I asked how much he earned as a soldier, but Luksaz didn’t want to translate my question. He whispered to me, “That is wrong to ask.”

The soldier added that the bullet proof vest he was wearing cost about $3,000, US dollars.

My mouth fell open. How is that possible? Though things in Ukraine are cheaper than the US, the price of food has doubled in the last year, as one example of inflation. Some Ukrainians believe that the prices in Ukraine are more expensive than the prices in Poland.

Someone told me that the price of heating gas has gone up 7 times in the area.

7 times.

The soldier continued as the day slowly ended and the dog demanded ongoing attention which we readily gave.

He said he got paid about $500 US dollars a month. With that money he had to buy his uniform, lodging, food, water, and anything else he needed. Only special forces got provisions provided for them.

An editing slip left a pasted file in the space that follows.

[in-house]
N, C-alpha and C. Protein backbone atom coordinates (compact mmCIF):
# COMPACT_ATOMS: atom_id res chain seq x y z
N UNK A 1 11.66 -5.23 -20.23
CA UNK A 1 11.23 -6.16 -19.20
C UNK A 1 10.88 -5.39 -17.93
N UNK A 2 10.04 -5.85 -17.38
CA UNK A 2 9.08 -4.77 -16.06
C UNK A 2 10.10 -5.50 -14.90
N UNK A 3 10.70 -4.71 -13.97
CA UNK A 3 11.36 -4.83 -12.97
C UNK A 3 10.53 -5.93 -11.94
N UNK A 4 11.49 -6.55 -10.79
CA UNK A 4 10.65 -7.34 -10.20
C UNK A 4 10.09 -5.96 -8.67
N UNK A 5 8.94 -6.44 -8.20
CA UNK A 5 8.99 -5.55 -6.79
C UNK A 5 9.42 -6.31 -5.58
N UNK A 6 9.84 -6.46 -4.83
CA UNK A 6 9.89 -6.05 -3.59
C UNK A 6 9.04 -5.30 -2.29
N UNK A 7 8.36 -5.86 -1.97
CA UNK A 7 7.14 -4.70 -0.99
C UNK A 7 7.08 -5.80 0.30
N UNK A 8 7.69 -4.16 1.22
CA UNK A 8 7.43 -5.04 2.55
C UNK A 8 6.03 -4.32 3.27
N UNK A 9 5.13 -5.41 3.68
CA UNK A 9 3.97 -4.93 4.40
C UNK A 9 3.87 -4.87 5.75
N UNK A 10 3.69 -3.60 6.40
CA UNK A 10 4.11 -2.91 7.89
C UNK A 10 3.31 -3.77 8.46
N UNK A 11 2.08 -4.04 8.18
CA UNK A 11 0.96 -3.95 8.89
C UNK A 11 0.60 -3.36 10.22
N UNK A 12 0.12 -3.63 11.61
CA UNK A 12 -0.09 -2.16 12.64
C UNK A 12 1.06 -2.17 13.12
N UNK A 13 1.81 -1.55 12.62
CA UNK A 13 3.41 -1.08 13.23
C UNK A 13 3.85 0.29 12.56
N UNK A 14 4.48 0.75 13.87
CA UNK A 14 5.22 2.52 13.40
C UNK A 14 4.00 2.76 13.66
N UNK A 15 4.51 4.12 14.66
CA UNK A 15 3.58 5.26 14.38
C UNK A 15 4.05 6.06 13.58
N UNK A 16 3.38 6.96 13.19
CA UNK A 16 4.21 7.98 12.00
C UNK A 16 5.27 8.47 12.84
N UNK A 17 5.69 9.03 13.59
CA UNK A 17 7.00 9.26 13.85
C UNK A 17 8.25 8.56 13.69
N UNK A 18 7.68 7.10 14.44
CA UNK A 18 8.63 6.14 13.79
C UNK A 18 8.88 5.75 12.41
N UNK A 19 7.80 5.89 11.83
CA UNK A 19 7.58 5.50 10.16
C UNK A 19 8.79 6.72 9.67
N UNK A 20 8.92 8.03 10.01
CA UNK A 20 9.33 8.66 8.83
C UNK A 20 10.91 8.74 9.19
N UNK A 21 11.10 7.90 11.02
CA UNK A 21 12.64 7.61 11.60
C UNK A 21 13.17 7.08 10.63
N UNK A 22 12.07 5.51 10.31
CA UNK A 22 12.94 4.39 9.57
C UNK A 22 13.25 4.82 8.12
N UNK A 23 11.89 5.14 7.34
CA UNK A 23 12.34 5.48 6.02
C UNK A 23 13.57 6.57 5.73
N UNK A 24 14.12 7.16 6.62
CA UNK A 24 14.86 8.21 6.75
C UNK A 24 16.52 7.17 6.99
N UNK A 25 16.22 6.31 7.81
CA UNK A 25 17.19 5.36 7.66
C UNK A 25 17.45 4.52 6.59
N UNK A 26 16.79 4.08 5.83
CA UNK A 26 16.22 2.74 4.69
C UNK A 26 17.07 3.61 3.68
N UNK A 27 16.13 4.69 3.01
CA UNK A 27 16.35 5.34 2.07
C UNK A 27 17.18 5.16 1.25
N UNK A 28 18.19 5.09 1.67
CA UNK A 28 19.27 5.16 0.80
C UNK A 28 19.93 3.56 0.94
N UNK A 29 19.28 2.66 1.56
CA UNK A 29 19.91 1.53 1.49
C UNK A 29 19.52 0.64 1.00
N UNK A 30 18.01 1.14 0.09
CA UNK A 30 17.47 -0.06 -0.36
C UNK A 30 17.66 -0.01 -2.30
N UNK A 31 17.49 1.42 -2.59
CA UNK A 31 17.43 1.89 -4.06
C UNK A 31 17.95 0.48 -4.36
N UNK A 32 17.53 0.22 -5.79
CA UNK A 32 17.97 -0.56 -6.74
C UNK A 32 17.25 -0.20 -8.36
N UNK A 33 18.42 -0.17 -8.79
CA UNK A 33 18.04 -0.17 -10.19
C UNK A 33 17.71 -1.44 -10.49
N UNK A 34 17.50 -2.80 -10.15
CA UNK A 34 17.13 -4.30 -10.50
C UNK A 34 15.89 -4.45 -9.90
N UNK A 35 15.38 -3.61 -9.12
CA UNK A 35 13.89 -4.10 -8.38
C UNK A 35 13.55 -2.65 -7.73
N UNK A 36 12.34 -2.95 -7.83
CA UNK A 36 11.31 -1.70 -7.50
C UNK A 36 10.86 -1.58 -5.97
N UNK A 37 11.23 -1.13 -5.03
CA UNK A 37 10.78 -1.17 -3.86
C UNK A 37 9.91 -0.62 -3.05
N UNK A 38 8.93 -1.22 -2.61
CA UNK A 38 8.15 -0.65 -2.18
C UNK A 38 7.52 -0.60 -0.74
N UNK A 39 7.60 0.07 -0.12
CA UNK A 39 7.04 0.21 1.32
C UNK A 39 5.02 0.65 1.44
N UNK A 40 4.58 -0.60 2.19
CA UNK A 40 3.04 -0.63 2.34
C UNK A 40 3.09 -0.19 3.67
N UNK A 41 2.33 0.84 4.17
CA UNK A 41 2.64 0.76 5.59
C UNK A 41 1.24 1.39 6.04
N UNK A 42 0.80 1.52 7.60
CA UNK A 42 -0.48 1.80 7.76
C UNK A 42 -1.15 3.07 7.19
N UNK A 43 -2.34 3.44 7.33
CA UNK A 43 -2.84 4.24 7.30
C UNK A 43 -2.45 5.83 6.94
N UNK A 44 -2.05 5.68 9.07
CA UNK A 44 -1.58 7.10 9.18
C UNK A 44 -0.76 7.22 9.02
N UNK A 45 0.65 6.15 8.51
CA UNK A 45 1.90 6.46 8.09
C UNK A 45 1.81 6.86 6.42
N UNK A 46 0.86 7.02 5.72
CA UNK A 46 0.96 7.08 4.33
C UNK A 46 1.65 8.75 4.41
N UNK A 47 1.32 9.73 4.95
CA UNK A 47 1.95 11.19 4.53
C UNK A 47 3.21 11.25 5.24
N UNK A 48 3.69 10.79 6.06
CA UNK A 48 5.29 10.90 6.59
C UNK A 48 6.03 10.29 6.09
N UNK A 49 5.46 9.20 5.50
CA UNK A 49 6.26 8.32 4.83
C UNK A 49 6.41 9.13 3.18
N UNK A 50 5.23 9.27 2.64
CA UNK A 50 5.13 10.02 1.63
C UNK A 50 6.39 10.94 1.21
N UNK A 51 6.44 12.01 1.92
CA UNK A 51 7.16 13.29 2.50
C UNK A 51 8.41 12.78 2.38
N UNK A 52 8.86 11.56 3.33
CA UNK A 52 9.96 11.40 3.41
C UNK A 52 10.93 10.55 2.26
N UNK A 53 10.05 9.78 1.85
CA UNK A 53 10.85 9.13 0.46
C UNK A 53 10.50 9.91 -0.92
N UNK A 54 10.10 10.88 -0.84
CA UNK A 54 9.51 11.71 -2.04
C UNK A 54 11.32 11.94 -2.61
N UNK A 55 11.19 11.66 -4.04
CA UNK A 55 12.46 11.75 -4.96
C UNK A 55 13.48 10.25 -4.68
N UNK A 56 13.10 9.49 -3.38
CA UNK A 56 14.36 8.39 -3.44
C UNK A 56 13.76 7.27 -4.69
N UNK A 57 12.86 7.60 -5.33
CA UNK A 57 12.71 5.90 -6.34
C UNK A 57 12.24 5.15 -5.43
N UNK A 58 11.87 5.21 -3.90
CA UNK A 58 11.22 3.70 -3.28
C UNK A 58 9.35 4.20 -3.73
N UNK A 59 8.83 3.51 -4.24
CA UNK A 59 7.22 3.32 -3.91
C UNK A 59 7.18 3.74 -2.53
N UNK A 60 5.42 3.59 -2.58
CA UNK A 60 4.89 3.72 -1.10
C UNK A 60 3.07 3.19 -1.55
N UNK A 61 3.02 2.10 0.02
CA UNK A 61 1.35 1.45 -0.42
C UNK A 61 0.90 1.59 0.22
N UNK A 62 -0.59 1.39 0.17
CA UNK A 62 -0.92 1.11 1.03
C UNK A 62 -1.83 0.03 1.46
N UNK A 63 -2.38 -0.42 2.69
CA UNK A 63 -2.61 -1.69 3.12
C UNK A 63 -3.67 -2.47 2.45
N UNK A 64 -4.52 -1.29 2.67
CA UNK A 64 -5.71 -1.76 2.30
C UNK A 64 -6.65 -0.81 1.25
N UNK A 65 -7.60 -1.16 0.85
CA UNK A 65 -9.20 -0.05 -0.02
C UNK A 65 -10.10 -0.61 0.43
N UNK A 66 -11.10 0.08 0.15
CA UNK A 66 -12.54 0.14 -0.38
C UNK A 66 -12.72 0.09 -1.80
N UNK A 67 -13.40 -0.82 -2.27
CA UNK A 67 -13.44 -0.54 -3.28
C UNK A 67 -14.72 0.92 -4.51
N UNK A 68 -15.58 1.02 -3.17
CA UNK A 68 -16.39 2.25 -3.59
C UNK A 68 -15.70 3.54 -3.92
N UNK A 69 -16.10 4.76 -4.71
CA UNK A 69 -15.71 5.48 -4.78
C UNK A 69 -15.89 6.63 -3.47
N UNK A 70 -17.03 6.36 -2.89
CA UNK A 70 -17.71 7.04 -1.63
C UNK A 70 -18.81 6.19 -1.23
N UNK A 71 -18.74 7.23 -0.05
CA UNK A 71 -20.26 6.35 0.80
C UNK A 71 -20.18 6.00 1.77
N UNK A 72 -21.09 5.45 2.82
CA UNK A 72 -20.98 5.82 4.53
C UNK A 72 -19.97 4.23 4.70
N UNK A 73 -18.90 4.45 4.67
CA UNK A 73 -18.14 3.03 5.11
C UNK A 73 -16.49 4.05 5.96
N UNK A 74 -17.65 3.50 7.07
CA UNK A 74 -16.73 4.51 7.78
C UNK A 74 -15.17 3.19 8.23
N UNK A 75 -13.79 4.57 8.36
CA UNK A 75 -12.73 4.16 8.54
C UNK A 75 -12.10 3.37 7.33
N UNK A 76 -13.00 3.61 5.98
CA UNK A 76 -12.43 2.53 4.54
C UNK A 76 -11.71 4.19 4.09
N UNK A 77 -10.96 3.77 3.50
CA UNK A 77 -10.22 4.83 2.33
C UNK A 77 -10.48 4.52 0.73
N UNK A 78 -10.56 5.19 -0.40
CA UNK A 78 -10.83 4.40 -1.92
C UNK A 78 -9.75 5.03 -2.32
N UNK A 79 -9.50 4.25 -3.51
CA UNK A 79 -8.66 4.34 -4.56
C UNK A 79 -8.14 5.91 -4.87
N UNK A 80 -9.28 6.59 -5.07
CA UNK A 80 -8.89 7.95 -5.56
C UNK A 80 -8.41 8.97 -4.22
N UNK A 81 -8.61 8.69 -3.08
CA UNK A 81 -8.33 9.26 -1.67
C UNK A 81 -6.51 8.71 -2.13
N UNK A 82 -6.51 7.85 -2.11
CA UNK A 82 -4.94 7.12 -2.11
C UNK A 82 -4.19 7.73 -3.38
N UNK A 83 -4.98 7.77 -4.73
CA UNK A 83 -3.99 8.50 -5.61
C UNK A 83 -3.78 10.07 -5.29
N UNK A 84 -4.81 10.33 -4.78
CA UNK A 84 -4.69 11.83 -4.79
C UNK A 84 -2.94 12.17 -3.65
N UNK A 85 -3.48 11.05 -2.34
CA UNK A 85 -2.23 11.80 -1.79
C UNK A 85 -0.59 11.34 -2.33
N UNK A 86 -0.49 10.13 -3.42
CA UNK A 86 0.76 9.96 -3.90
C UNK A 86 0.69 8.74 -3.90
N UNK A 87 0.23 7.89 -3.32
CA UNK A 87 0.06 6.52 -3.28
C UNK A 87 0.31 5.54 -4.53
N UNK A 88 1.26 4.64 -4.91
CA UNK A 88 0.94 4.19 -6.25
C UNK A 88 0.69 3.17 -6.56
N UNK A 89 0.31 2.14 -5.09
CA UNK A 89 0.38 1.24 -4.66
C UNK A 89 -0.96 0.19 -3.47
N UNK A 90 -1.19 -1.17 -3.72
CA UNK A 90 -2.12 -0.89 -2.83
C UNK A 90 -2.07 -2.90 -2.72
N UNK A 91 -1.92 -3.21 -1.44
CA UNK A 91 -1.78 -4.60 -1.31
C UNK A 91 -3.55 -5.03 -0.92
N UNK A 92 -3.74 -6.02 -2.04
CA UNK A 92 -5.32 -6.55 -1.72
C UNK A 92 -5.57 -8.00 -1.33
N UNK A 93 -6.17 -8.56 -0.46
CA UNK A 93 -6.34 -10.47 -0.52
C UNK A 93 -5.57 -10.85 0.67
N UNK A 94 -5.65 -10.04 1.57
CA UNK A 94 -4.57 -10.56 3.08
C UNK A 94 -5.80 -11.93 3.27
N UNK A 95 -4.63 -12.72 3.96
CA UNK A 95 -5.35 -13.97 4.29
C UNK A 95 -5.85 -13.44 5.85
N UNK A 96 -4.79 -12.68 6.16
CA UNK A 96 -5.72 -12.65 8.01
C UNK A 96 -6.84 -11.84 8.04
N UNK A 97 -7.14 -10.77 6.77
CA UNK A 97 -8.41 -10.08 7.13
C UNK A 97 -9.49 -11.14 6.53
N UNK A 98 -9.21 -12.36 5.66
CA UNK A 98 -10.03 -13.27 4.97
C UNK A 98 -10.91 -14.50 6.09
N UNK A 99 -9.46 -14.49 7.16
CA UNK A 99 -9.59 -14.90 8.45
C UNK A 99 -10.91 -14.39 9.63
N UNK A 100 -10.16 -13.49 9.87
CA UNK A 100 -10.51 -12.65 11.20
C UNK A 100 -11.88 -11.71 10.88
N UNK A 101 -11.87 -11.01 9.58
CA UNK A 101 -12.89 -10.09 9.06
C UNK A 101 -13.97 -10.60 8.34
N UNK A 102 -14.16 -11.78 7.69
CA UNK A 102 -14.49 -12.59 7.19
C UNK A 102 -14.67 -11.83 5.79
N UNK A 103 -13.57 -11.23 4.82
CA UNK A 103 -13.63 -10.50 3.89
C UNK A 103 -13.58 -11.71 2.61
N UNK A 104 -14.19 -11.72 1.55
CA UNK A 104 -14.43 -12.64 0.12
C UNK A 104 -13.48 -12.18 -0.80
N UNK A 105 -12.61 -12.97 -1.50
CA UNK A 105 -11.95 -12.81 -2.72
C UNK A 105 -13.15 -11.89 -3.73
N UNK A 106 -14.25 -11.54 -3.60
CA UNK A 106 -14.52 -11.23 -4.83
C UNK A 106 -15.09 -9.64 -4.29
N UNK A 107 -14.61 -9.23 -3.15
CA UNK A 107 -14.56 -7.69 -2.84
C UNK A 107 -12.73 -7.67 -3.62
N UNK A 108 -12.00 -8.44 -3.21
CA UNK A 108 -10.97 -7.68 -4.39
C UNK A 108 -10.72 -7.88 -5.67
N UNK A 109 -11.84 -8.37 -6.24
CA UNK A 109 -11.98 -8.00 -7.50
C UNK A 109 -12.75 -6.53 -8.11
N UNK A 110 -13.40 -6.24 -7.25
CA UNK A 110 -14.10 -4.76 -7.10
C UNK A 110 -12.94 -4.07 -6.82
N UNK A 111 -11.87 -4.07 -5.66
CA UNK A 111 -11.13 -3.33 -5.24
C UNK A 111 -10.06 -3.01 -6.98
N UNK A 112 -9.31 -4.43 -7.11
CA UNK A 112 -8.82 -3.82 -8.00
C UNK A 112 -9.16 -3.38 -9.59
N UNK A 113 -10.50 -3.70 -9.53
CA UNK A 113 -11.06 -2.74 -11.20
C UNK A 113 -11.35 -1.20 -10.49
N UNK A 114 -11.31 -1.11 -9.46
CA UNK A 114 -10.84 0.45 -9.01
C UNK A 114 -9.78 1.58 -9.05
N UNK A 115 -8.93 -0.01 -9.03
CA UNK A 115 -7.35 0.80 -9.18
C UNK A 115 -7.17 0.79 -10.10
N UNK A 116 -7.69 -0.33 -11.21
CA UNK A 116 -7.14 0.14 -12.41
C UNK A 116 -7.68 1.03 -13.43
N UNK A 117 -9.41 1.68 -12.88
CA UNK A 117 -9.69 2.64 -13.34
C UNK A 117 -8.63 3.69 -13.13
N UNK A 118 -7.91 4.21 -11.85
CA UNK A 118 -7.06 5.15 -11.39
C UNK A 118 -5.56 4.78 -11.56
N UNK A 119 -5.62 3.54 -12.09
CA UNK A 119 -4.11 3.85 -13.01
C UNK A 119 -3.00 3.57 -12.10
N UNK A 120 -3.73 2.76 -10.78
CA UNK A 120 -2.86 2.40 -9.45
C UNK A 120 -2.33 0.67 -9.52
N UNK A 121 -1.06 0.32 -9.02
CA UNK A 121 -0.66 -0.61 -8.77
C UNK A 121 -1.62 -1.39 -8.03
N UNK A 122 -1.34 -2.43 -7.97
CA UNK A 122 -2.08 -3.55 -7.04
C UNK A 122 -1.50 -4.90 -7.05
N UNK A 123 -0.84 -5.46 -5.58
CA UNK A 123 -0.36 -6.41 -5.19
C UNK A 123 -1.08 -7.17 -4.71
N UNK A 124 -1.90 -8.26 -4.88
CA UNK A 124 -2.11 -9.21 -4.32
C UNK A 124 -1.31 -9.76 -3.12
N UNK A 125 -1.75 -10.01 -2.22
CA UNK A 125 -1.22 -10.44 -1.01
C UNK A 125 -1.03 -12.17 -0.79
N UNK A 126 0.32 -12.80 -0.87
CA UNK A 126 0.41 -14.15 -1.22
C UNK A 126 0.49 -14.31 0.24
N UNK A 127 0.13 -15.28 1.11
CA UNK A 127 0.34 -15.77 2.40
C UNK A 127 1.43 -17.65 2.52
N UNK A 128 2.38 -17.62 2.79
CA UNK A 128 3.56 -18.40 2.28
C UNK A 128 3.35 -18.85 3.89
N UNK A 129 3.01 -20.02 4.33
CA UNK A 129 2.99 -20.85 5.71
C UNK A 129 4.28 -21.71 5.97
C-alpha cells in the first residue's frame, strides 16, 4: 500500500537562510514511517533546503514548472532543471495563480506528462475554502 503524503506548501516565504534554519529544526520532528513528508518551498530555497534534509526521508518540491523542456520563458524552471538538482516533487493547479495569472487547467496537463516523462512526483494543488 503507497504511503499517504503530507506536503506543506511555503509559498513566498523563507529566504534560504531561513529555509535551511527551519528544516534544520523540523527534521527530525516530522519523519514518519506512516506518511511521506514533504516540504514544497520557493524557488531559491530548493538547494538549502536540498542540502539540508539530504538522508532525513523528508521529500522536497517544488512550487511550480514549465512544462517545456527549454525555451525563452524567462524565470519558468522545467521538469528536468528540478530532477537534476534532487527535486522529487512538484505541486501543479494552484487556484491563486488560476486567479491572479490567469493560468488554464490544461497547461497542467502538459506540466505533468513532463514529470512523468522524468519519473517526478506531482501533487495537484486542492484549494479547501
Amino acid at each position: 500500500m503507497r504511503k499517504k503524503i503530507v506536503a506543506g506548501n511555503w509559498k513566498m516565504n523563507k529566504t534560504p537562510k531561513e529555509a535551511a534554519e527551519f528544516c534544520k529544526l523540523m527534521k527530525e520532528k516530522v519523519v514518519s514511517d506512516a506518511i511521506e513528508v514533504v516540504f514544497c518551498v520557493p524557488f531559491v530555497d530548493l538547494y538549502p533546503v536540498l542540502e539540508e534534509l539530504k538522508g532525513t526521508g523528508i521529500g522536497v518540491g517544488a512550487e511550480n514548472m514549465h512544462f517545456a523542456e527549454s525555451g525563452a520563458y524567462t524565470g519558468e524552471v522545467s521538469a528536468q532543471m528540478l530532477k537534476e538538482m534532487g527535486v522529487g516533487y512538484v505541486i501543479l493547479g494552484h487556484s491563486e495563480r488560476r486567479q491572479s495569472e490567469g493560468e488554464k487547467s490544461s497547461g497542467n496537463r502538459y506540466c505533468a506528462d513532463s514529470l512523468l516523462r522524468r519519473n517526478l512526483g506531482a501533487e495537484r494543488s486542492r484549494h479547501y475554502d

The other soldier said that in the area there was a portion of the population that sympathized with Russia and even stood with them. Some of these people had family members who were fighting with Russia against Ukraine. He added that 60% of the people in Zaporizhzhia were pro Russia.


I got goosebumps. To think that civilians were making things worse for the people of this city was scary. I worried about who we should trust. What if someone who was pro Russia offered to help us? Could we stay safe if civilians were spies?

He said that some local people drive to Russia to buy cherries and other food where it’s cheaper. “They know how to get there and get back.”


This is small reminder that war is a political game that does not affect all people equally.

Wait, do Russian cherries taste better than Ukrainian cherries?

One of the soldiers said that he was at the dam when it was attacked.

This caught my attention. “You were there?” When the Kakhovka Dam was blown up by the Russians, it received worldwide attention for the destruction it caused.

He nodded and said, again, that he was there.